The Humdrum Heresies of “Heavenly Bodies”
In Heretics, G.K. Chesterton writes that the ancient heretic considered himself orthodox and thought the establishment heretical. Not so in modernity. Today’s heretic wants nothing to do with orthodoxy and “says, with a conscious laugh, ‘I suppose I am very heretical,’ and looks round for applause.” G.K.C. adds that a man “may turn over and explore a million objects, but he must not find that strange object, the universe; for if he does he will have a religion, and be lost. Everything matters – except everything.”
That could easily serve as my appraisal of the brouhaha currently roiling the New York art world – and the Church.
But a distinction must be made between Heavenly Bodies: Fashion and the Catholic Imagination, the largest exhibition ever mounted at the greatest art museum in the U.S., New York’s Metropolitan Museum (“the MET”), and the spectacle of the MET Gala, the annual benefit bash preceding each year’s new show at the MET’s Anna Wintour Costume Institute.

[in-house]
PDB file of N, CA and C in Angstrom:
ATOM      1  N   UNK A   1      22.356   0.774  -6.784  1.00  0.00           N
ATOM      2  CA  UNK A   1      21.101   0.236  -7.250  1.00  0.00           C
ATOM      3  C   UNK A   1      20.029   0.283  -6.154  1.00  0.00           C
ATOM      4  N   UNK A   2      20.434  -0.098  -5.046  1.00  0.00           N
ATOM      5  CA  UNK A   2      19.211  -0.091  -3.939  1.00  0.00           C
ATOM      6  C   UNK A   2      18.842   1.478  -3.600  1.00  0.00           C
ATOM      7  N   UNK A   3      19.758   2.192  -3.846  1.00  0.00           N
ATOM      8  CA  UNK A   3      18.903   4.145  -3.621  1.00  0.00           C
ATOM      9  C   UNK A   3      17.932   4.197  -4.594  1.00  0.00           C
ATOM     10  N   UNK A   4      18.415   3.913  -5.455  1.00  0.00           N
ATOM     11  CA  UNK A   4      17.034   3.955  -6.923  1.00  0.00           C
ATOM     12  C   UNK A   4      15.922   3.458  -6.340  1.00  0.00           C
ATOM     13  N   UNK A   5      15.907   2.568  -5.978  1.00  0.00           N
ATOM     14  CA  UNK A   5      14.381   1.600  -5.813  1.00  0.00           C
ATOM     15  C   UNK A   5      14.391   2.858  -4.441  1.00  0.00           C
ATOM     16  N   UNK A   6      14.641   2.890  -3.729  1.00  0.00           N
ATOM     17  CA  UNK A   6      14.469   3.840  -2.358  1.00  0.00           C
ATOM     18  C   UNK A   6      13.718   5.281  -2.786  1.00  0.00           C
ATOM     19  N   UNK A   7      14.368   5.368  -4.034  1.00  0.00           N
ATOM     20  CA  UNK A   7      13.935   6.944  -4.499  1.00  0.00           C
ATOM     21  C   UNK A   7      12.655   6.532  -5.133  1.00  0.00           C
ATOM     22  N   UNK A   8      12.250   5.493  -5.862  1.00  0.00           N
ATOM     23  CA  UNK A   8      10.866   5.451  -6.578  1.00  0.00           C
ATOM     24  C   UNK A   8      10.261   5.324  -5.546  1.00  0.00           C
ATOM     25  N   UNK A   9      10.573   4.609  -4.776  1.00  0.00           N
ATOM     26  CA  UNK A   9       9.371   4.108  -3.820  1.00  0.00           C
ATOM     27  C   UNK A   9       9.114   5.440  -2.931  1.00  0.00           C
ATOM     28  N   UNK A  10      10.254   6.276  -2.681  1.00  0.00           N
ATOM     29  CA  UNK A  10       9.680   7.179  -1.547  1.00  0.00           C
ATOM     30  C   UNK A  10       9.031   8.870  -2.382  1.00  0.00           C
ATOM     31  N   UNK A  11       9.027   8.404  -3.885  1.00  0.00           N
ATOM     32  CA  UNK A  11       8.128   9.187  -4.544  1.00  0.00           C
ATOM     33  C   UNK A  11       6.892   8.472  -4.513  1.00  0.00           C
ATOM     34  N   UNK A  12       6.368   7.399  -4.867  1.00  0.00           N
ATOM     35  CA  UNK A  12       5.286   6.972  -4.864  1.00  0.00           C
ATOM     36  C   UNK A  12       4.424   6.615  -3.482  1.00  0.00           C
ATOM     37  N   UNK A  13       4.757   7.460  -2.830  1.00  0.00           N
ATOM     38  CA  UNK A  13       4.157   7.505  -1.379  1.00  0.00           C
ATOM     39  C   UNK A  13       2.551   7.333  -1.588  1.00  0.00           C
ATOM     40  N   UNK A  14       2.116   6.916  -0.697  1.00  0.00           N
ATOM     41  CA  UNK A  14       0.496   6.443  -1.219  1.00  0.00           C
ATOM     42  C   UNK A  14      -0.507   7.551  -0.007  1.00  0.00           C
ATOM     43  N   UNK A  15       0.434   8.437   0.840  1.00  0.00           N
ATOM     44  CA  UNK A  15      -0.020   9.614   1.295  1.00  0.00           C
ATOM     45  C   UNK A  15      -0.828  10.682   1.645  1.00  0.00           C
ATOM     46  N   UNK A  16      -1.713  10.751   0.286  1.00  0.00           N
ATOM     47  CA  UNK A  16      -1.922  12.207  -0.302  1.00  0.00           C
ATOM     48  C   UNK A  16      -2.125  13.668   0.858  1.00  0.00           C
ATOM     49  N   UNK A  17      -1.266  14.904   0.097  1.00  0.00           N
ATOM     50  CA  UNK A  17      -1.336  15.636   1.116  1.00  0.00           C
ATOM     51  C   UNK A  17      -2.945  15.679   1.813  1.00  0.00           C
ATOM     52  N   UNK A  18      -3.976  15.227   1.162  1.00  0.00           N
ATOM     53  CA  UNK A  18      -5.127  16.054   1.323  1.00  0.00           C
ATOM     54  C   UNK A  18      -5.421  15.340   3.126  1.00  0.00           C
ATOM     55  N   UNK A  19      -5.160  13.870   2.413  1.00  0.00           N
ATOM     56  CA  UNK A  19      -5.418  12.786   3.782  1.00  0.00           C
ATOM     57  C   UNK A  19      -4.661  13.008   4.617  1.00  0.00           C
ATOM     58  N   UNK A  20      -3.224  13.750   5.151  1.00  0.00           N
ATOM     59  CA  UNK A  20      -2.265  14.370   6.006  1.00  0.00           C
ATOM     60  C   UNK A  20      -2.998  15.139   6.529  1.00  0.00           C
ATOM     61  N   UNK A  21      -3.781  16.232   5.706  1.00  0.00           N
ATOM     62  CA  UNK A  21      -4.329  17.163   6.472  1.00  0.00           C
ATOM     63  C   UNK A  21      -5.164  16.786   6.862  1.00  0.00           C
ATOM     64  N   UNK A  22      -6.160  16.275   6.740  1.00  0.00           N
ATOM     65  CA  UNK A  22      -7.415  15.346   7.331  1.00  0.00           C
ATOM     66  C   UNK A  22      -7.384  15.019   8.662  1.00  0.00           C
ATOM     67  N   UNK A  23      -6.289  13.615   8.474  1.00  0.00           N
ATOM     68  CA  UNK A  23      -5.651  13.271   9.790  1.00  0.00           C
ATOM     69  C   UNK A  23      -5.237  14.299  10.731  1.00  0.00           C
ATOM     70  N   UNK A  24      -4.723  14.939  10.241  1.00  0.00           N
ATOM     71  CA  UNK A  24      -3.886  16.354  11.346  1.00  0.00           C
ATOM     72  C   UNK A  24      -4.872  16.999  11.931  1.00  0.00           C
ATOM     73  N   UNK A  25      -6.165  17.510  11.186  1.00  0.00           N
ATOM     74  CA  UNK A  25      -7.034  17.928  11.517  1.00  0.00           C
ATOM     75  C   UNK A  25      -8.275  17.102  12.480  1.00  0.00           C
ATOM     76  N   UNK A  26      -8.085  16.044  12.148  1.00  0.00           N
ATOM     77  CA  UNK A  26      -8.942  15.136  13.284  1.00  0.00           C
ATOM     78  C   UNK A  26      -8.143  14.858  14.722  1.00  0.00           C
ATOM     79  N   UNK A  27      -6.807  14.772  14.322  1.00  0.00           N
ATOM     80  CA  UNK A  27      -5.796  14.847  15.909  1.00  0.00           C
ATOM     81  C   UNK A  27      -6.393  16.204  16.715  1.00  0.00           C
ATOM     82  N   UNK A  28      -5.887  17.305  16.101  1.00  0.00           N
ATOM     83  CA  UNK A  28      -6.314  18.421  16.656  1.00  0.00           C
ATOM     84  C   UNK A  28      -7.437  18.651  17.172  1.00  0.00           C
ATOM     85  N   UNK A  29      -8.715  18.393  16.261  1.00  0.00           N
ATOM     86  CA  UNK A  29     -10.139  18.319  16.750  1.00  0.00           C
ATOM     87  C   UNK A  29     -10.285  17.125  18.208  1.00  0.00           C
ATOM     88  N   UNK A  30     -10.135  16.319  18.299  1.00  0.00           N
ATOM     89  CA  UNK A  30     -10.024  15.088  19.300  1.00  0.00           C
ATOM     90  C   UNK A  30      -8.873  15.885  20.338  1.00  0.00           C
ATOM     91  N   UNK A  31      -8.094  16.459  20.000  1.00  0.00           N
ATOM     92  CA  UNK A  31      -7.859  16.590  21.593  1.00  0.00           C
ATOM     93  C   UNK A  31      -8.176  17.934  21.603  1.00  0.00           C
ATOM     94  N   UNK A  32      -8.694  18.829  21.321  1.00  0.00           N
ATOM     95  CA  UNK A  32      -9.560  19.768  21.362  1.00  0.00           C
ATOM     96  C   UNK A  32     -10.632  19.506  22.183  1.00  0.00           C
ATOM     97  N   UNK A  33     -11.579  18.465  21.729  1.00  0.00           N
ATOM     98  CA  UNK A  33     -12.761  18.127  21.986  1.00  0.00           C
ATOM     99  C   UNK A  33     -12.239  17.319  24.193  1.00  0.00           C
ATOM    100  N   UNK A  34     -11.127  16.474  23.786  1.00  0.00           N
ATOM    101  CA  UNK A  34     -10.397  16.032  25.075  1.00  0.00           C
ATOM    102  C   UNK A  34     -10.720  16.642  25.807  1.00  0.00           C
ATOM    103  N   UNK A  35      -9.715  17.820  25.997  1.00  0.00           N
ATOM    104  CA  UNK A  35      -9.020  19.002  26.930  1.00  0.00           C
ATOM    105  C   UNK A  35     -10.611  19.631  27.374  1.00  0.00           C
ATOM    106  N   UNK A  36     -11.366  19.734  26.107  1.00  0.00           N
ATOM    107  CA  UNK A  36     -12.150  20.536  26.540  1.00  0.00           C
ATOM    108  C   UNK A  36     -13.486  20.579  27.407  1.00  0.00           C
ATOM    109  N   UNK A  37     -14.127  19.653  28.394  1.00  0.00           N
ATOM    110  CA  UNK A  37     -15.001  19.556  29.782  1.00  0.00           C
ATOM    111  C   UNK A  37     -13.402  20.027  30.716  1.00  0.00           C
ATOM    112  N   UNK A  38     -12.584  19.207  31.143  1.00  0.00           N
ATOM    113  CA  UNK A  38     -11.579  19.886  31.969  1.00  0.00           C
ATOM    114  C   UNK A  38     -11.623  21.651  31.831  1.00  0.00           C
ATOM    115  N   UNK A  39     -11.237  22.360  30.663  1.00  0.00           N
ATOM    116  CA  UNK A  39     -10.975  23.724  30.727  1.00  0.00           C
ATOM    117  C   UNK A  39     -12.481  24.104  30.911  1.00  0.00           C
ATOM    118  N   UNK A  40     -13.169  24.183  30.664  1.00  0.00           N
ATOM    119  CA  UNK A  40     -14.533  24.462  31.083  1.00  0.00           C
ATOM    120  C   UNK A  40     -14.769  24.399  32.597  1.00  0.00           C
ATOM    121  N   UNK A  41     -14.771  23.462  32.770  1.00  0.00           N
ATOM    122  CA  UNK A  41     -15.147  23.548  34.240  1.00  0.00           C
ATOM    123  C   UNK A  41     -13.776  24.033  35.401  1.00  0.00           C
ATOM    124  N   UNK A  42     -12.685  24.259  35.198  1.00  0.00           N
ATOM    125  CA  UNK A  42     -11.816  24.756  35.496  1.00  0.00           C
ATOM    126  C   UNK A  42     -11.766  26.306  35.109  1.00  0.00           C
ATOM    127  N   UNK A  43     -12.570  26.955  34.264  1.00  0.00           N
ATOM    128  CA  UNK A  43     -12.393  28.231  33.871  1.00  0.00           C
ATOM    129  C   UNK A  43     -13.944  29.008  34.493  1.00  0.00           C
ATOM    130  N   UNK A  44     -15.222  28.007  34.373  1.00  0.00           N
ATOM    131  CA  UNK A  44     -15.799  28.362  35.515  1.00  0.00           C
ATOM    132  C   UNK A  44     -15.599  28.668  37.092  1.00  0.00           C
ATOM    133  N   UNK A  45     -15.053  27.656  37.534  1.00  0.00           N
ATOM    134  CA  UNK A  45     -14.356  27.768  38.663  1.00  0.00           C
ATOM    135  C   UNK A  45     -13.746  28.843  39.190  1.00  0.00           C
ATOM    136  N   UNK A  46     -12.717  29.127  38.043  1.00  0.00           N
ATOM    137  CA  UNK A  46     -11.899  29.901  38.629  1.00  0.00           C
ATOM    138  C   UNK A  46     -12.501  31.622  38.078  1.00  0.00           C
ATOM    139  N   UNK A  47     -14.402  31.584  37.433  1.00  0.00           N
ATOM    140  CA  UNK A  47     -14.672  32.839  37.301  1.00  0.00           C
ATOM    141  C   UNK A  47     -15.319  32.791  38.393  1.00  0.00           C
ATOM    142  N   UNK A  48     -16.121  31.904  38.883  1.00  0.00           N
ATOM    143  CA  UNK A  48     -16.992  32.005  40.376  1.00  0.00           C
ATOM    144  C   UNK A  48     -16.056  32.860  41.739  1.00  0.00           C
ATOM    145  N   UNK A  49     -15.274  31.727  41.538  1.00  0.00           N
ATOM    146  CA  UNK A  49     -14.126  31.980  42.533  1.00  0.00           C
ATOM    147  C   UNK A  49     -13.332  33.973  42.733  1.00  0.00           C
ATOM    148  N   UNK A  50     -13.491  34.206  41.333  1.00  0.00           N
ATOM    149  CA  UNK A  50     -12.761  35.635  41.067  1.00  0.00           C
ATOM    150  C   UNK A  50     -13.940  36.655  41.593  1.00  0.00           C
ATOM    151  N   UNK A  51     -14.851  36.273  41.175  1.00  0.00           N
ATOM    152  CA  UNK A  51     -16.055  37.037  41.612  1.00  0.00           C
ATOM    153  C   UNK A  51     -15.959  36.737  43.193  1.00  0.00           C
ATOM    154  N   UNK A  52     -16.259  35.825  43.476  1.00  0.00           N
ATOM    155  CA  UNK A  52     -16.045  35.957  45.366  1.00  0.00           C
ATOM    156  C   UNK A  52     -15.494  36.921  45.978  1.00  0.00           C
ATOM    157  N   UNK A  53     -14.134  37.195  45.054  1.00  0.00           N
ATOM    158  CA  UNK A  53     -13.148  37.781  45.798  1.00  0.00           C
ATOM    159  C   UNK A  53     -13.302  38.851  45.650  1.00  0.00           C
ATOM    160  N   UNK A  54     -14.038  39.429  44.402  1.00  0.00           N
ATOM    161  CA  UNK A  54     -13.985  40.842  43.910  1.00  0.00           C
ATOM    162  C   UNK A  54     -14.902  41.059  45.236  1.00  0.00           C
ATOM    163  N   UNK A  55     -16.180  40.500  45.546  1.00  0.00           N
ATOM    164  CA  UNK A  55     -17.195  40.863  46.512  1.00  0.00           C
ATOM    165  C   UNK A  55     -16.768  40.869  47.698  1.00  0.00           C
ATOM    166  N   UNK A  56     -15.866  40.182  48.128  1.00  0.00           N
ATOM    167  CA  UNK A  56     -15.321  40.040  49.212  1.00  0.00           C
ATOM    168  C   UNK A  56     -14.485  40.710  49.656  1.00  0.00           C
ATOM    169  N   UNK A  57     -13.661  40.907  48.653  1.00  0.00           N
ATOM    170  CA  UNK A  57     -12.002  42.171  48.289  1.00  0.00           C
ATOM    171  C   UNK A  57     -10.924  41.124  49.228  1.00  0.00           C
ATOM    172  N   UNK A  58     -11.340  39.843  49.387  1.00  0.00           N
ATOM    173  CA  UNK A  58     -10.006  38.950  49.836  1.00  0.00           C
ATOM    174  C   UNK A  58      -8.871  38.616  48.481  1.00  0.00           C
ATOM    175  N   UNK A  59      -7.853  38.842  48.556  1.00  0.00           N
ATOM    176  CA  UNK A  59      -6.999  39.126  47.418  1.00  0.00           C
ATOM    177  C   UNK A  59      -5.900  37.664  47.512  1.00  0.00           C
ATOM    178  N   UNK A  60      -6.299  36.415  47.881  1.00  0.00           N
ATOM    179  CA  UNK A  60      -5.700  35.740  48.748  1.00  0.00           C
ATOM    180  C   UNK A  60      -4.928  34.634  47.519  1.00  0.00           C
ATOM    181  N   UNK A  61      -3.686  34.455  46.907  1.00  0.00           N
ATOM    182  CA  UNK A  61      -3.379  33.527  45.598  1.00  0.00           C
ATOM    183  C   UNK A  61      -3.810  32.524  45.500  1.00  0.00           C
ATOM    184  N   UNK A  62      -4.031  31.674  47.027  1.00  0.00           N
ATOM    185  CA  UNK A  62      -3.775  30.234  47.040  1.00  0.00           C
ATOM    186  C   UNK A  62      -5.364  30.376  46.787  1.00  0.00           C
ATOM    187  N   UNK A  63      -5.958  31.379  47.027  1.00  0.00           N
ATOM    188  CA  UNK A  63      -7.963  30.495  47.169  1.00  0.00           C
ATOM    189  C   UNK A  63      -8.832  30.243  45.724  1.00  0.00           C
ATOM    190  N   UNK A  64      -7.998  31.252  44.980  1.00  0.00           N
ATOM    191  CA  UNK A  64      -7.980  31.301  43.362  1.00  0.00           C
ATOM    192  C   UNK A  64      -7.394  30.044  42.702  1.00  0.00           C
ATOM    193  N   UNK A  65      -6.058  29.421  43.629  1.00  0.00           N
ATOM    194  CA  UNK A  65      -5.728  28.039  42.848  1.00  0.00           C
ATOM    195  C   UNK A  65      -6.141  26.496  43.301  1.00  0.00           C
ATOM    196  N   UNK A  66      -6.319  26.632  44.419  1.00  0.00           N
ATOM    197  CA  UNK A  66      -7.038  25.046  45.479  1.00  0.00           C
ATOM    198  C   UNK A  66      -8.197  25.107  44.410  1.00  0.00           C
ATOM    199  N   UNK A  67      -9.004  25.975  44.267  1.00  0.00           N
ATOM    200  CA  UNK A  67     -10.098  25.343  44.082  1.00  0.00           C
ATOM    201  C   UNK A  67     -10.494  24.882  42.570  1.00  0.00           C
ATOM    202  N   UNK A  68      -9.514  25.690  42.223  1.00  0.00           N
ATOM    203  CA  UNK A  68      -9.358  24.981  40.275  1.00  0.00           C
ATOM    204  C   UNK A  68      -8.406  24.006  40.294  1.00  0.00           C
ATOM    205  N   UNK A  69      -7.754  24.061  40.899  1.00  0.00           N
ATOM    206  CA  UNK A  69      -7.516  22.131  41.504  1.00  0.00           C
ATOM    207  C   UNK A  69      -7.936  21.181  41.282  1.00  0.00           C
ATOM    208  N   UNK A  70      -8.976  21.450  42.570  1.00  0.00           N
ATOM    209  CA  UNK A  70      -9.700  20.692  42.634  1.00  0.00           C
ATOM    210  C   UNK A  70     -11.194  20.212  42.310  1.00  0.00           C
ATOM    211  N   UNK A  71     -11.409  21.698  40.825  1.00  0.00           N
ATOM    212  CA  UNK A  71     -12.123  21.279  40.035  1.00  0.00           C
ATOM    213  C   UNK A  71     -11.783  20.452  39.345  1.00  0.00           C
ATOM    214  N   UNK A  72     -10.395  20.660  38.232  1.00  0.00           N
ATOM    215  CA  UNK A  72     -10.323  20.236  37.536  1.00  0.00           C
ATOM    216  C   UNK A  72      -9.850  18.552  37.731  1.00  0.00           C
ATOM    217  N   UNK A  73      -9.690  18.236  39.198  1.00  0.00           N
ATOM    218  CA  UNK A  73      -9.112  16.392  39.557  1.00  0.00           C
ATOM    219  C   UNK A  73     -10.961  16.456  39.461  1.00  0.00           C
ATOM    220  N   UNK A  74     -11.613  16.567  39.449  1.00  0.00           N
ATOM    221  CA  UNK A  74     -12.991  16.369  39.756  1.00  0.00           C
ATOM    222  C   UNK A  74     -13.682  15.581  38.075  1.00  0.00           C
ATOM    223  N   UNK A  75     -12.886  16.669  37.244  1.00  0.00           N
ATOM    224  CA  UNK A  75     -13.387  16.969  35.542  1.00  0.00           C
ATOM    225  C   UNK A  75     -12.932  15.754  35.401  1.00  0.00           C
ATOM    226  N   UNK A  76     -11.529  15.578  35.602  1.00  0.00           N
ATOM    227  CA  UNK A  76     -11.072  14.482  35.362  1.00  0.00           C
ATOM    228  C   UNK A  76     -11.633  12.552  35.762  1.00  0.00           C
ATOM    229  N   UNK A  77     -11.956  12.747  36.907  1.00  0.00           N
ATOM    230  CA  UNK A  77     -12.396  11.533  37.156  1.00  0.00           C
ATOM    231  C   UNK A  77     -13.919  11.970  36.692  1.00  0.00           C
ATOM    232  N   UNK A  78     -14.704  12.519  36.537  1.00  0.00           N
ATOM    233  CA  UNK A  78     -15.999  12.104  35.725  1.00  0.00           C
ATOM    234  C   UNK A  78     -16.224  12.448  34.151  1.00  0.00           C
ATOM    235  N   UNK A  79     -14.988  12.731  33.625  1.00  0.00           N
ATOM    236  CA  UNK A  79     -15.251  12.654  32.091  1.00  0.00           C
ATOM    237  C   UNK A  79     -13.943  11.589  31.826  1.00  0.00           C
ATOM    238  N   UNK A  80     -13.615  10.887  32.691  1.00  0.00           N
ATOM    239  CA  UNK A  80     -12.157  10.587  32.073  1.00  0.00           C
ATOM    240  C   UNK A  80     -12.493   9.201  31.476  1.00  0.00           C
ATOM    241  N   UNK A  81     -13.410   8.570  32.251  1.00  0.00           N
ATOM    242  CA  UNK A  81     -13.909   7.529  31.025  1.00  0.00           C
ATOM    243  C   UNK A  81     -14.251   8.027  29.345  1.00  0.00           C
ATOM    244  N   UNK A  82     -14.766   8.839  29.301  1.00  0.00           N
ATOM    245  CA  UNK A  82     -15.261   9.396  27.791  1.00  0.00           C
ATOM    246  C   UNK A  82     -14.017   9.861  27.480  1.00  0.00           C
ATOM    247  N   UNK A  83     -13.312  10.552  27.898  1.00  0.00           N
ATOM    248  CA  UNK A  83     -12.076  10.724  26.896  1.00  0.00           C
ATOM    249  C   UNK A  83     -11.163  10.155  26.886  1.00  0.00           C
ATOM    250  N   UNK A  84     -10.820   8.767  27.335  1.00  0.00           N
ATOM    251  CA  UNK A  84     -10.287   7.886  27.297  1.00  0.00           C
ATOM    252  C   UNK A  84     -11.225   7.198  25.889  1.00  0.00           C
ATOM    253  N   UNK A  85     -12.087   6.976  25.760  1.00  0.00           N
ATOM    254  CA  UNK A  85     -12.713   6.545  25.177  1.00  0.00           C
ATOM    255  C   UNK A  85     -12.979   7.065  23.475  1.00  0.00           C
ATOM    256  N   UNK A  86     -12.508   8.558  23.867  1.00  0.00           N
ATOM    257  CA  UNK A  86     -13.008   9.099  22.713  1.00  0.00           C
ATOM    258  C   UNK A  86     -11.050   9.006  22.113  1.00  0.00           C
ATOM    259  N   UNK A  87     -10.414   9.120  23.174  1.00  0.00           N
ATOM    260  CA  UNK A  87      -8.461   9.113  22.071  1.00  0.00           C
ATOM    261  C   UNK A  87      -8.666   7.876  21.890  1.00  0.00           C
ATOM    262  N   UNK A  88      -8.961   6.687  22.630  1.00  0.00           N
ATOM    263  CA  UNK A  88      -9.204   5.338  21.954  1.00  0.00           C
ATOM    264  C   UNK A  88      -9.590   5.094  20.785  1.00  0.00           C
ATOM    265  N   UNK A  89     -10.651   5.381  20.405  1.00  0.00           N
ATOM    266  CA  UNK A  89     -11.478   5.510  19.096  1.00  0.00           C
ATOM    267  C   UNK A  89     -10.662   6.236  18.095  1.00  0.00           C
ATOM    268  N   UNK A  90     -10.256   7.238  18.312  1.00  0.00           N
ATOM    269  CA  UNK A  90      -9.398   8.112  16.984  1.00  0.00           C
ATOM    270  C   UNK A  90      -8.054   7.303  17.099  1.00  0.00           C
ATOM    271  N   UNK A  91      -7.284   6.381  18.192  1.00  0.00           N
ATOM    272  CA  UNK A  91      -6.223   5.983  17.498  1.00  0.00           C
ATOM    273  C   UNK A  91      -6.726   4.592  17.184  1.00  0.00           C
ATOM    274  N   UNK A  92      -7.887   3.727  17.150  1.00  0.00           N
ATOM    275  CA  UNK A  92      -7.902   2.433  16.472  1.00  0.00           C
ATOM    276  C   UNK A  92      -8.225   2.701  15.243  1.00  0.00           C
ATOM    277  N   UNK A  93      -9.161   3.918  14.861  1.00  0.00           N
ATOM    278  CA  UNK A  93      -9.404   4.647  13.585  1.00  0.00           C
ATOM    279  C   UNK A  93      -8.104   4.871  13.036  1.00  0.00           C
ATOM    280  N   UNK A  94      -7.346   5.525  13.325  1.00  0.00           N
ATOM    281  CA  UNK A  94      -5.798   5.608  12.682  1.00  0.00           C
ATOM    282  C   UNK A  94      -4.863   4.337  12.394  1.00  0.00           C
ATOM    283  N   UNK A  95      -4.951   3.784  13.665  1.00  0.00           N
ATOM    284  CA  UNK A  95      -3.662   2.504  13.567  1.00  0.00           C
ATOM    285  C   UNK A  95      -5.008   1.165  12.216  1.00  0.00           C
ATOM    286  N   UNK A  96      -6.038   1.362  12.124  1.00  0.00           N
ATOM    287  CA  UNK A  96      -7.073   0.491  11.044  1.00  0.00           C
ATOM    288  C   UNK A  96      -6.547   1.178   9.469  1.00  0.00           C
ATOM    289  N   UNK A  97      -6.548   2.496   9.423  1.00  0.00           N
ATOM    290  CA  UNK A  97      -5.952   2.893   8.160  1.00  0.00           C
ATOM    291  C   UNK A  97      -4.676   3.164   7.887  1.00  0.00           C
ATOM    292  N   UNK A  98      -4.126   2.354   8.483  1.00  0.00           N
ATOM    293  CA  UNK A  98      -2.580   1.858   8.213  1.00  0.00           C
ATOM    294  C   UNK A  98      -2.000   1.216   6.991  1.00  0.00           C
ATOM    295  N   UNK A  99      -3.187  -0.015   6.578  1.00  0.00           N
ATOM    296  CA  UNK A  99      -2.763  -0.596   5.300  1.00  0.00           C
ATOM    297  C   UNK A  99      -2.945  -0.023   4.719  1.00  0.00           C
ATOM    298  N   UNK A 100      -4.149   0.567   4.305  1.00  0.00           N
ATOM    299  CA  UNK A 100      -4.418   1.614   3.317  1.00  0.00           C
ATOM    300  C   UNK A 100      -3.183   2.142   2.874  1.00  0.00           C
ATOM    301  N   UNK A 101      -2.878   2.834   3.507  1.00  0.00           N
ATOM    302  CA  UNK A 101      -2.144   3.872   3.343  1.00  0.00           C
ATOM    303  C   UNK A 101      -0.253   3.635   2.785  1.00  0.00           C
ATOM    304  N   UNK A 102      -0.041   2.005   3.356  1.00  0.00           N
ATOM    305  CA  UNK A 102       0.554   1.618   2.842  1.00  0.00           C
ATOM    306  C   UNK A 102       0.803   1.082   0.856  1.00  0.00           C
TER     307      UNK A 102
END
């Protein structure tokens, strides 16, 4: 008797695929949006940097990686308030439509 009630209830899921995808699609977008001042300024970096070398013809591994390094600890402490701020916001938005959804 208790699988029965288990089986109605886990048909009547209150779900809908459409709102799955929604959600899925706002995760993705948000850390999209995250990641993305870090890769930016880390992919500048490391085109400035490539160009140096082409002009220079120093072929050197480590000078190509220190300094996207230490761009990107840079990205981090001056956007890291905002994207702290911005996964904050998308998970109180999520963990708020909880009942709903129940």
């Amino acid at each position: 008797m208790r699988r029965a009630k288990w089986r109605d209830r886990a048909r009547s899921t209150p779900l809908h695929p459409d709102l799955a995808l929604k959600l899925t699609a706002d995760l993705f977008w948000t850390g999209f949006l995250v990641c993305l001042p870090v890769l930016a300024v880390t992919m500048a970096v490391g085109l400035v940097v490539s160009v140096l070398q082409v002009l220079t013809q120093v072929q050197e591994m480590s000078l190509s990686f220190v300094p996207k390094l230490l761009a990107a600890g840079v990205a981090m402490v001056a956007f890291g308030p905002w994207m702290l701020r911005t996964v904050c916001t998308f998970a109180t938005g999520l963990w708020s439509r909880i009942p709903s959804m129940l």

The Gala has become Manhattan’s equivalent of Fat Tuesday. The glitterati come out, dressed mostly in the spirit of the year’s Costume Institute theme, so it was no surprise to anybody, given this year’s conceit, that there was nearly as much sacrilege on display last week as there was cleavage. But that was the Gala.